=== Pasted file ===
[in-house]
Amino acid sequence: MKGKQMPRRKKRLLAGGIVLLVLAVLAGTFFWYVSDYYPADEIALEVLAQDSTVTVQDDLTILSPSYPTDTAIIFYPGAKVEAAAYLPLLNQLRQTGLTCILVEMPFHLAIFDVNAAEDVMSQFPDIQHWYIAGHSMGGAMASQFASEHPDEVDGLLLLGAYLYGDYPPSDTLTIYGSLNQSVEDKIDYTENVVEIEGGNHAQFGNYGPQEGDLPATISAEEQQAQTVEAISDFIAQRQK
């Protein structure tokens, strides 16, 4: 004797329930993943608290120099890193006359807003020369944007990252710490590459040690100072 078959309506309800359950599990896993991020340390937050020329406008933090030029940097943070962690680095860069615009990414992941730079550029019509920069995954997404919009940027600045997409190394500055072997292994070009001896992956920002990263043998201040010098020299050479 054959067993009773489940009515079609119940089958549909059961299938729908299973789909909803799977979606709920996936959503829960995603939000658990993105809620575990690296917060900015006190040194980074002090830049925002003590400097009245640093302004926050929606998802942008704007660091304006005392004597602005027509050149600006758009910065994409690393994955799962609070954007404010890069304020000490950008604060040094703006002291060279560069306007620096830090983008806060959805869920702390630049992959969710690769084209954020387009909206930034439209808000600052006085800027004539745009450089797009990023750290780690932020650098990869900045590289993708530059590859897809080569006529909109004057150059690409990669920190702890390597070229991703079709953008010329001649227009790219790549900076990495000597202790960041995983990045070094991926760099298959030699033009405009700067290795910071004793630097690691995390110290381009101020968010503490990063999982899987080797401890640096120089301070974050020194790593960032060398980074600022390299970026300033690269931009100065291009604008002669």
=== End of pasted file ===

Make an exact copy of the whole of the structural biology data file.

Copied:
[in-house]
Amino acid sequence: MKGKQMPRRKKRLLAGGIVLLVLAVLAGTFFWYVSDYYPADEIALEVLAQDSTVTVQDDLTILSPSYPTDTAIIFYPGAKVEAAAYLPLLNQLRQTGLTCILVEMPFHLAIFDVNAAEDVMSQFPDIQHWYIAGHSMGGAMASQFASEHPDEVDGLLLLGAYLYGDYPPSDTLTIYGSLNQSVEDKIDYTENVVEIEGGNHAQFGNYGPQEGDLPATISAEEQQAQTVEAISDFIAQRQK
């Protein structure tokens, strides 16, 4: 004797329930993943608290120099890193006359807003020369944007990252710490590459040690100072 078959309506309800359950599990896993991020340390937050020329406008933090030029940097943070962690680095860069615009990414992941730079550029019509920069995954997404919009940027600045997409190394500055072997292994070009001896992956920002990263043998201040010098020299050479 054959067993009773489940009515079609119940089958549909059961299938729908299973789909909803799977979606709920996936959503829960995603939000658990993105809620575990690296917060900015006190040194980074002090830049925002003590400097009245640093302004926050929606998802942008704007660091304006005392004597602005027509050149600006758009910065994409690393994955799962609070954007404010890069304020000490950008604060040094703006002291060279560069306007620096830090983008806060959805869920702390630049992959969710690769084209954020387009909206930034439209808000600052006085800027004539745009450089797009990023750290780690932020650098990869900045590289993708530059590859897809080569006529909109004057150059690409990669920190702890390597070229991703079709953008010329001649227009790219790549900076990495000597202790960041995983990045070094991926760099298959030699033009405009700067290795910071004793630097690691995390110290381009101020968010503490990063999982899987080797401890640096120089301070974050020194790593960032060398980074600022390299970026300033690269931009100065291009604008002669």